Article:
The Problem with the Problem with Memoir


I got an email from a friend yesterday asking me if I’d seen this article on Gawker, Journalism Is Not Narcissism, by Hamilton Nolan. I hadn’t but I was aware of the argument. It’s an easy one to make, that memoir and personal essay are killing journalism.

I’m not sure why this one stuck with me, maybe because I hadn’t read one of these screeds in a while. It reminded me of Taylor Antrim’s cheap essay on the Daily Beast about why some memoirs are better as novels.

Hamilton talks about writers struggling to be read and editors using personal essays as link bait. At last count his essay had 40,737 hits and 182 comments. Blog posts attacking memoir also make for good link bait.

In his piece Hamilton says that most people’s lives are not that interesting. In other words, your life is not interesting enough for a memoir. I would dispute that. Most people’s lives are very interesting but most people don’t look at their lives in an interesting way. The unexamined life is never interesting. If a good memoir was merely predicated on having an interesting life then some of the best books would be celebrity memoirs. These people live a life most of us know nothing about. But celebrity memoirs are rarely interesting, despite how interesting their lives appear from the outside. The problem is not that they don’t live interesting lives, it’s that they’re not writers.

It’s easy to point to bad memoirs and use them to attack the entire form but the form is never the problem. When you attack personal writing you attack Jack Kerouac, Ernest Hemingway, and Sylvia Plath. In truth most books are bad and most publishers are risk averse. Many bookstores are going out of business. The changing media landscape has made it harder for journalists to make a living. But that’s not a problem with memoir.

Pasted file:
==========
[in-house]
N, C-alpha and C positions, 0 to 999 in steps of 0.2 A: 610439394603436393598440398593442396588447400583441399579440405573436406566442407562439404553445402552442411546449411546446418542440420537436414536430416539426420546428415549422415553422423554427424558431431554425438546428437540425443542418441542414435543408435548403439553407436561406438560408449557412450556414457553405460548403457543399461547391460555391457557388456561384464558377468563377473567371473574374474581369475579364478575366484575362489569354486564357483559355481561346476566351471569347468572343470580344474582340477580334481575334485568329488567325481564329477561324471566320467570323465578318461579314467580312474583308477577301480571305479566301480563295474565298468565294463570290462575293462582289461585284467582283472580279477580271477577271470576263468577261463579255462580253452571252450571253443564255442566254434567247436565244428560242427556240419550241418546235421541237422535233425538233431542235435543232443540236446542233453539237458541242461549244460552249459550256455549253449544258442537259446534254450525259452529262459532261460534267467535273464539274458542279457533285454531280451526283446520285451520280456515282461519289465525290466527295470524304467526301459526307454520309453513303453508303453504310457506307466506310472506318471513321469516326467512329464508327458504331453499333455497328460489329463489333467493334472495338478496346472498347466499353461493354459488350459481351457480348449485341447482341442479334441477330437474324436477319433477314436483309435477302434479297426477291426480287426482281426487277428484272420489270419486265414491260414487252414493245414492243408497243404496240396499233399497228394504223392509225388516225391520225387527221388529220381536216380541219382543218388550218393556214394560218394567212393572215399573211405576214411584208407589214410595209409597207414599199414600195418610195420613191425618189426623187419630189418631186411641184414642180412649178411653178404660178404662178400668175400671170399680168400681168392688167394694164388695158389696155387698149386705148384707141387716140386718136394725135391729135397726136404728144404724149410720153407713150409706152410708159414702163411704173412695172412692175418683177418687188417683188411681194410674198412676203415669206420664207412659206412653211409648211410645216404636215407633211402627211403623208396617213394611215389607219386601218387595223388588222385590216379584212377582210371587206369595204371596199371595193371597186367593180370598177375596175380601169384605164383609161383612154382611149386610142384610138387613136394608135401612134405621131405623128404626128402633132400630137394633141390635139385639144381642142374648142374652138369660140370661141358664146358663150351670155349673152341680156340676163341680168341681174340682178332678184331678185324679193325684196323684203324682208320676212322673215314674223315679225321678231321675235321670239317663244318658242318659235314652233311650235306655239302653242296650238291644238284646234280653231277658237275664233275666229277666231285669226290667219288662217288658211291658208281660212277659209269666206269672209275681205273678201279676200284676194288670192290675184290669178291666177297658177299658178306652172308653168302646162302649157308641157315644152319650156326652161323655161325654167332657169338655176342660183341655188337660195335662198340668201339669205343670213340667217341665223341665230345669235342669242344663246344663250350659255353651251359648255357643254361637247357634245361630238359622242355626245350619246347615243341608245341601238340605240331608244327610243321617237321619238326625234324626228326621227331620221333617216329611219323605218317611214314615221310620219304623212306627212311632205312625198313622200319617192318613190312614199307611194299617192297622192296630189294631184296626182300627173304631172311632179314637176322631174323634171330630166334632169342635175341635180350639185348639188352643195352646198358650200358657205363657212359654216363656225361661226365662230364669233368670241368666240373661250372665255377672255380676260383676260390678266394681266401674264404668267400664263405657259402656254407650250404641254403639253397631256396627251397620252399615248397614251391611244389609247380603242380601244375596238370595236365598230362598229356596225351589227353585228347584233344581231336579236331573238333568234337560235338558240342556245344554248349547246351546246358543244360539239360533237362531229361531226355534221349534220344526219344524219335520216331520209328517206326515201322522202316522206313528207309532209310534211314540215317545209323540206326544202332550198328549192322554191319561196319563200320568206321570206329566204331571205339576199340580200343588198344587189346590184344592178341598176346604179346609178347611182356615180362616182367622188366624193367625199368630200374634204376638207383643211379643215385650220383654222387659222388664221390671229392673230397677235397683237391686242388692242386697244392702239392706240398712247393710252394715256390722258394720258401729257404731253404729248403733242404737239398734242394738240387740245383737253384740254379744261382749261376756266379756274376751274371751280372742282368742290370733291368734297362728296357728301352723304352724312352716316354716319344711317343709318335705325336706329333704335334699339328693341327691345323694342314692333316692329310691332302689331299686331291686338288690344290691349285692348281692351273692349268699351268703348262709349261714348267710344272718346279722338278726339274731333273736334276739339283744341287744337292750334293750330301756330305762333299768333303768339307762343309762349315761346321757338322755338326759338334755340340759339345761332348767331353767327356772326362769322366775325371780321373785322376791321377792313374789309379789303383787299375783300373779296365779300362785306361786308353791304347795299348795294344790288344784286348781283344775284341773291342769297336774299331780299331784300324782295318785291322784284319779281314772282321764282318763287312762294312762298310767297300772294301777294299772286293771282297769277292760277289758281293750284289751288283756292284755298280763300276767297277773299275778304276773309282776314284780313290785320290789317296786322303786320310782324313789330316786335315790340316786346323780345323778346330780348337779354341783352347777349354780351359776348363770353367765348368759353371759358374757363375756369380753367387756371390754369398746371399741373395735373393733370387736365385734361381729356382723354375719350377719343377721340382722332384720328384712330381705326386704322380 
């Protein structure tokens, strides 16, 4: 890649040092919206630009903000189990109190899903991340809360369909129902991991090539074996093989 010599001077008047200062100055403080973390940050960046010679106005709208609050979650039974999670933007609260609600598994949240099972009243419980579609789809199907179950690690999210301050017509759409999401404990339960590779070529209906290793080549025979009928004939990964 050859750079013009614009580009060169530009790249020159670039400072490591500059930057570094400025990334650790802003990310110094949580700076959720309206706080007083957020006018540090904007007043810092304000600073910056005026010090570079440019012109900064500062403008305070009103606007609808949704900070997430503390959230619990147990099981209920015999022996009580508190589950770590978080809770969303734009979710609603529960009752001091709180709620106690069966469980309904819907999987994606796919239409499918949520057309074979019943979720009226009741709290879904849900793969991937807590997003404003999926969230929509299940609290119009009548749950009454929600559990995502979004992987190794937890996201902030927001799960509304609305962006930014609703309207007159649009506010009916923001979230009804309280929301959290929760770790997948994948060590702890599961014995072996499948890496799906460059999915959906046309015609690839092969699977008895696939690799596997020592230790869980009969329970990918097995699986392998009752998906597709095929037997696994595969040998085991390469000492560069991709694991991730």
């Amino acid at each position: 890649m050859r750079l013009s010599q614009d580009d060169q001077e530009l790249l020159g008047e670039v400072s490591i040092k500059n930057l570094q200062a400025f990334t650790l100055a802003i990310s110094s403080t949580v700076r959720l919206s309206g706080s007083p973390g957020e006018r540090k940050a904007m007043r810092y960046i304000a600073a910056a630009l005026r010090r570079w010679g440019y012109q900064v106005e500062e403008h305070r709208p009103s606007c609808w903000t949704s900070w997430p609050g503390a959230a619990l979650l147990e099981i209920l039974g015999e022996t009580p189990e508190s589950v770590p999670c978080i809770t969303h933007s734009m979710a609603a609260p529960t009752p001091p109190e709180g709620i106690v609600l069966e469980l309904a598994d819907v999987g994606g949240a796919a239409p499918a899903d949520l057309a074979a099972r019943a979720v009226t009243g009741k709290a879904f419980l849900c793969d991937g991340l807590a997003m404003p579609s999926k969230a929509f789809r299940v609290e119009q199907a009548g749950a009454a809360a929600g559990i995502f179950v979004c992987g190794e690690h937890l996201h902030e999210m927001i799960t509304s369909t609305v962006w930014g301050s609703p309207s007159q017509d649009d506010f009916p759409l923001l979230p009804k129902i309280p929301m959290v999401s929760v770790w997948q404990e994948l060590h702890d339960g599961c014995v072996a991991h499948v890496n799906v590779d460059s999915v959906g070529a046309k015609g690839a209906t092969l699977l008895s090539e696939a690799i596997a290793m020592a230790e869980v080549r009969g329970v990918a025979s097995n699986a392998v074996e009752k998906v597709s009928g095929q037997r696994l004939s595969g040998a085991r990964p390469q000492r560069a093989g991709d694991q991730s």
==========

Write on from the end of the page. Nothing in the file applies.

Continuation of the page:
Hamilton says that we are raising a generation of robotic insta-memoirists. He calls this journalism as narcissism. He says when you write about yourself you will soon be all used up and then you’ll start writing bad books. But that happens to everyone, not just memoirists. We get older, we lose some of the heat we had for certain stories. If we’re unable to move on to other fires it’s true that our writing will become cold. So many writers never live up to the promise of their first couple of books. Someone said when we’re younger all we care about is fame and access and when we’re older all we care about is money. What that person meant was that our values change and it impacts our ability to write. David Foster Wallace talked about this, the difficulty of accepting praise for something you’ve already written, knowing you might never write something that good again.

But what about Joan Didion, or Tobias Wolff? There are certainly authors who write many memoirs or novels where the protagonist is a stand-in for the author. Only truly great writers can pull it off, but how many people even write one great book?

As for the larger argument, the argument that isn’t actually argued, but rather stated as if we all accepted it as fact, memoir does not actually equal narcissism. If you know journalists then you know there are many among them you would consider narcissists. And if you know memoirists, especially the really good ones, you know they are more curious than most about the world around them. I’m thinking of the few who I know well, Dave Eggers, Tobias Wolff, Cheryl Strayed, Nick Flynn. These are all amazing listeners. They inhale their surroundings.

Of course, that’s a pretty high standard, but isn’t that the standard we’re aspiring to? I’m sure there are many memoirs written by narcissists, but I doubt they’re very good. Even looking over my own work, my own daily emails, the worst ones are generally written when I’m too far down a hole to connect my life to the larger world.


originally published in The Daily Rumpus.

Stephen Elliott is the author of eight books, including The Adderall Diaries. Visit for more information. More from this author →